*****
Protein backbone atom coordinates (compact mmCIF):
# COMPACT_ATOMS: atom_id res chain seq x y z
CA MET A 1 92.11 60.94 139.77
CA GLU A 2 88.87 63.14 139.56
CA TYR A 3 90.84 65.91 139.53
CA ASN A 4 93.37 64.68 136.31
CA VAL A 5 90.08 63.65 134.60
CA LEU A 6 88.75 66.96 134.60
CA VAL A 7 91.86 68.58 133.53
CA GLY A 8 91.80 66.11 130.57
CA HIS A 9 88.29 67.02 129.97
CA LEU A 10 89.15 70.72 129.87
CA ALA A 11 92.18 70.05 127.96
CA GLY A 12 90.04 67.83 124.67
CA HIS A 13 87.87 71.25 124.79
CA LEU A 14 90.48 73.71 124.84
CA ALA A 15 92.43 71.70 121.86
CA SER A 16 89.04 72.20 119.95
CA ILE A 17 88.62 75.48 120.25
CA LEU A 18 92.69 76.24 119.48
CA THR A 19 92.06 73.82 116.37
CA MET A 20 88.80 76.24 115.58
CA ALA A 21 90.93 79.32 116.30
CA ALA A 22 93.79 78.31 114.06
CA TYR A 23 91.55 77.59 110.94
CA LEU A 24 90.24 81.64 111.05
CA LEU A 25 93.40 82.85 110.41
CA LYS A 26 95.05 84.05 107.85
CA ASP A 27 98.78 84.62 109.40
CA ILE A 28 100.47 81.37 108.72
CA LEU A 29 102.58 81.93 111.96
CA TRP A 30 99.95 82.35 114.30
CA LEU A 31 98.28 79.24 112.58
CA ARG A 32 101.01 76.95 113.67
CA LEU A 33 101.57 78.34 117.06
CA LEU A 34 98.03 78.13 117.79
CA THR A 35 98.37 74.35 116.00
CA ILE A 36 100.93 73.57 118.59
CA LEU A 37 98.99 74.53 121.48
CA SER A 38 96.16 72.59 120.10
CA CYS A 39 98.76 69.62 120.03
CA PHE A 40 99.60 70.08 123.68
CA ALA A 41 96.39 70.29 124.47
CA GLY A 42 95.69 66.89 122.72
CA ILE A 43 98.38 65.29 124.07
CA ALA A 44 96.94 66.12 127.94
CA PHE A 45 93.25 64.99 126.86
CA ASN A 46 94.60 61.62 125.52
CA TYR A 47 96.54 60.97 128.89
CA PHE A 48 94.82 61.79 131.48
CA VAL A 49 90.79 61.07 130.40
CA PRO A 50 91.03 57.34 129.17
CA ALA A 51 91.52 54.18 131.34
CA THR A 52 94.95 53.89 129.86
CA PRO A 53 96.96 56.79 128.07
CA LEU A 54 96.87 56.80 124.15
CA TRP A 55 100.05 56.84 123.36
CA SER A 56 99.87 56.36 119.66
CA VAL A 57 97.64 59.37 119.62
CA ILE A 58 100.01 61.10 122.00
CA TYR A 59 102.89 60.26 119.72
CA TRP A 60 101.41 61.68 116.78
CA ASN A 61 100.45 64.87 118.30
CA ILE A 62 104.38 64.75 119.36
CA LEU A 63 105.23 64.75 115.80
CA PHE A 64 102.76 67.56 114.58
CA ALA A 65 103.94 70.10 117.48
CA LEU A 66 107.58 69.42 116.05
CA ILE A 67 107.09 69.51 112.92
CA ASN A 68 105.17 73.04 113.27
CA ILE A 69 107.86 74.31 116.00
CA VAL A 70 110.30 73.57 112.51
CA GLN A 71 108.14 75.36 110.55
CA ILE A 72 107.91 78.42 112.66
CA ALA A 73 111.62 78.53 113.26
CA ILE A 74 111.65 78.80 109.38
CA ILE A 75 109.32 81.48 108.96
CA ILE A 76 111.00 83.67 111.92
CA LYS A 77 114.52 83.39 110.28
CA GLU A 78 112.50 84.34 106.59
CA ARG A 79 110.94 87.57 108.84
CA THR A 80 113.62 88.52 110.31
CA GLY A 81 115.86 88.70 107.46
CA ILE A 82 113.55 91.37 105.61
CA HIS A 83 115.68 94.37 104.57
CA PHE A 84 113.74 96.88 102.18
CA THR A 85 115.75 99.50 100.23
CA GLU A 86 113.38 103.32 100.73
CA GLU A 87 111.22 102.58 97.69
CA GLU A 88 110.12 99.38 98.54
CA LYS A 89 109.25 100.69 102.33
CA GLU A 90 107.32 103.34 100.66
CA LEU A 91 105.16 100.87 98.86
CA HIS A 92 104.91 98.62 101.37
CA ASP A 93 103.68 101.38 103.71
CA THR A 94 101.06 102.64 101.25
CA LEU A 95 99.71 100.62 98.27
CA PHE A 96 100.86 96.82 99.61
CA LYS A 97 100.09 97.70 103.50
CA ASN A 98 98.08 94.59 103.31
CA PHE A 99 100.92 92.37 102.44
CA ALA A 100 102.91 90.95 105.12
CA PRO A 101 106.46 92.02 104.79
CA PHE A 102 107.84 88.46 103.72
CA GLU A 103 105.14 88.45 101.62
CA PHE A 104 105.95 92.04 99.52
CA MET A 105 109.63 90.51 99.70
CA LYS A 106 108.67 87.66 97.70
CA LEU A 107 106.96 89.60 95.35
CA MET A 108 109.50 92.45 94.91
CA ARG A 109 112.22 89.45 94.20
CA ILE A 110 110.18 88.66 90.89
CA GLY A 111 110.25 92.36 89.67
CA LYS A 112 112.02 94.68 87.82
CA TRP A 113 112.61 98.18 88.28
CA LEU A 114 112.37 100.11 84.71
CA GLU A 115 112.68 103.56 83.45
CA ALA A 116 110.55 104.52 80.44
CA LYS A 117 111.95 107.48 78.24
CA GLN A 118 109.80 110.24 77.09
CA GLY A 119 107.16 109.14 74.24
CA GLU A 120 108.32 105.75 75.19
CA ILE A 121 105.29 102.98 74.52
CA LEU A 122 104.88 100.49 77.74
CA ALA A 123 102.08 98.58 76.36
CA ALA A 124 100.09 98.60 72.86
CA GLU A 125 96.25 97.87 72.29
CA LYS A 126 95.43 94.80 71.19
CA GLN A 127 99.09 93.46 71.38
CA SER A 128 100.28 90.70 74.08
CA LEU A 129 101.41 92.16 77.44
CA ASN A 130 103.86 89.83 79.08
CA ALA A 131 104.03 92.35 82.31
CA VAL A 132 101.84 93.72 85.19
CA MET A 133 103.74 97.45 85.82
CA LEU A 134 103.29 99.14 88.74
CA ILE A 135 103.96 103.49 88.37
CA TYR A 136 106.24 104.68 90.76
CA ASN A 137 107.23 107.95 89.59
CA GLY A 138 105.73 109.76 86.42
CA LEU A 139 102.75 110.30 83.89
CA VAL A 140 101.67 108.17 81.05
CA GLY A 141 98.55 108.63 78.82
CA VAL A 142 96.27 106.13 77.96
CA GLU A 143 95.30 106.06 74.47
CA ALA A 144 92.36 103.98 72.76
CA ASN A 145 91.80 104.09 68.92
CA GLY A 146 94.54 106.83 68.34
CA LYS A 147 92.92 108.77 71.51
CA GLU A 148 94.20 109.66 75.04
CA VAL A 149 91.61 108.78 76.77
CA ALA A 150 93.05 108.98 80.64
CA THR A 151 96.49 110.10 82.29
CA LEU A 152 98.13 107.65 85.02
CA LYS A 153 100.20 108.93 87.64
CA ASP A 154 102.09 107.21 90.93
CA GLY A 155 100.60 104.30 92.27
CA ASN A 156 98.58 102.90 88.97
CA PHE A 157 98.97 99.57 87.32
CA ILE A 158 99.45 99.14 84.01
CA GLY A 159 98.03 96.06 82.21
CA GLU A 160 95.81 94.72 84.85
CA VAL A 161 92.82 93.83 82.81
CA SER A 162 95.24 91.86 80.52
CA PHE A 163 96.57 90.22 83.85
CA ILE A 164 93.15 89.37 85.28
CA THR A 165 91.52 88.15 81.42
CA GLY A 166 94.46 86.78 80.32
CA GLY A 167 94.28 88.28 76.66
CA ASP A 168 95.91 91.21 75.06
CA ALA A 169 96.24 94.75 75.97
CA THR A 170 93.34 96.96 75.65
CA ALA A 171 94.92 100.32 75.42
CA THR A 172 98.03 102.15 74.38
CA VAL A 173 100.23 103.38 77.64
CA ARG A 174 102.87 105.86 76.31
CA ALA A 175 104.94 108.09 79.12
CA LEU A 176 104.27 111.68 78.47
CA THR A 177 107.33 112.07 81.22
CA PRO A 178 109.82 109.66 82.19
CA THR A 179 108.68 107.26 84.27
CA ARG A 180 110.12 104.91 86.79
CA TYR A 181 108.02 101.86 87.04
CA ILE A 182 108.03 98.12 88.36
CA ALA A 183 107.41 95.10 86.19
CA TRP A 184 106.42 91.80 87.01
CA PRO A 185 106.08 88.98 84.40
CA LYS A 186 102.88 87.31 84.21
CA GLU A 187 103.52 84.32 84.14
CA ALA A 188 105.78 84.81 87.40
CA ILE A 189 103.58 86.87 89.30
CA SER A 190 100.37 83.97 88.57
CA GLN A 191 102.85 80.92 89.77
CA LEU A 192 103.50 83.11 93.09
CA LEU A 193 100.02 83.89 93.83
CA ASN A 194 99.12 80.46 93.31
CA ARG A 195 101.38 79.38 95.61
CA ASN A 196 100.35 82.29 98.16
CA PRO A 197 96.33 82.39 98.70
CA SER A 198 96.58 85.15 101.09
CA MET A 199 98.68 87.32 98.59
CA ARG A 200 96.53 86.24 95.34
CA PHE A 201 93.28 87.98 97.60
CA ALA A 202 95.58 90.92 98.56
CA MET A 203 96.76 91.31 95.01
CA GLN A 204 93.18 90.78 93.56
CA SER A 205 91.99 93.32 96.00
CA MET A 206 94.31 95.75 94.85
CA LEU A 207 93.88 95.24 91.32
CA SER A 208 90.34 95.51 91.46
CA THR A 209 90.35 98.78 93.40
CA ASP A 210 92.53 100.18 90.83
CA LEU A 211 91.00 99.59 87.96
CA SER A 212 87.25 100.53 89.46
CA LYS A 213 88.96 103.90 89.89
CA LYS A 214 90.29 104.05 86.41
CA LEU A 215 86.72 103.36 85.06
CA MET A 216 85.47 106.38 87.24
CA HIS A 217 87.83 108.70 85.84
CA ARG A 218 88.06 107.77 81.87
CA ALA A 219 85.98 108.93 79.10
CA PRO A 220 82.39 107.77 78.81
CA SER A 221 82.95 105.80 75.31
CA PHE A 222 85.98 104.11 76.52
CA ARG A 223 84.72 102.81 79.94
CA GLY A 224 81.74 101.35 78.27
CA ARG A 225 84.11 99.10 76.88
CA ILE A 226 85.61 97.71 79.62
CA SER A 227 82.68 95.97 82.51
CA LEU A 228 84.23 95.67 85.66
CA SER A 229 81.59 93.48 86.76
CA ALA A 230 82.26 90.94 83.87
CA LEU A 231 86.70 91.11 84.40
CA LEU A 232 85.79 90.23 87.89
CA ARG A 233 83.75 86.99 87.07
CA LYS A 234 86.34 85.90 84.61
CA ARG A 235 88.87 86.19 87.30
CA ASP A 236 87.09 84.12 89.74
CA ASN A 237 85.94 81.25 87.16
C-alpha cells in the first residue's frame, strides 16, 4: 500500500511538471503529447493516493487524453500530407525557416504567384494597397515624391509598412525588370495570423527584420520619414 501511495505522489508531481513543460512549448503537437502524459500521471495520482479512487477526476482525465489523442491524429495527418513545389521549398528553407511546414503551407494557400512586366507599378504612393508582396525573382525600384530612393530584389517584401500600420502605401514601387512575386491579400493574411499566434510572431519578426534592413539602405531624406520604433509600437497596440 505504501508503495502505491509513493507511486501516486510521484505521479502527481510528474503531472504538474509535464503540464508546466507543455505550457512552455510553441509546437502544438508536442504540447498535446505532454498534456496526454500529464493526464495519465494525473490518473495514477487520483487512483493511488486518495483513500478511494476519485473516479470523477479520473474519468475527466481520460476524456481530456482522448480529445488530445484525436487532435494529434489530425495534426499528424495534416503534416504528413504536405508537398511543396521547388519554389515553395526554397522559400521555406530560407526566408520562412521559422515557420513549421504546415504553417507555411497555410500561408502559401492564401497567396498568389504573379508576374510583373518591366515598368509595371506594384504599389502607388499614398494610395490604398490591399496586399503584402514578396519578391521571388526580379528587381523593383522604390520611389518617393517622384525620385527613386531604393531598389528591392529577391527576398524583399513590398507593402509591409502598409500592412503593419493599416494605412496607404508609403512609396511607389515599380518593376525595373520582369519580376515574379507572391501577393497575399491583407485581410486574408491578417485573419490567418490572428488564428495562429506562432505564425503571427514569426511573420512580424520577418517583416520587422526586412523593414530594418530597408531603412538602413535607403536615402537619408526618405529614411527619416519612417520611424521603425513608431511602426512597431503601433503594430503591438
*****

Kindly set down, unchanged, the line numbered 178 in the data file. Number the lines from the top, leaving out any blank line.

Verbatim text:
CA LEU A 176 104.27 111.68 78.47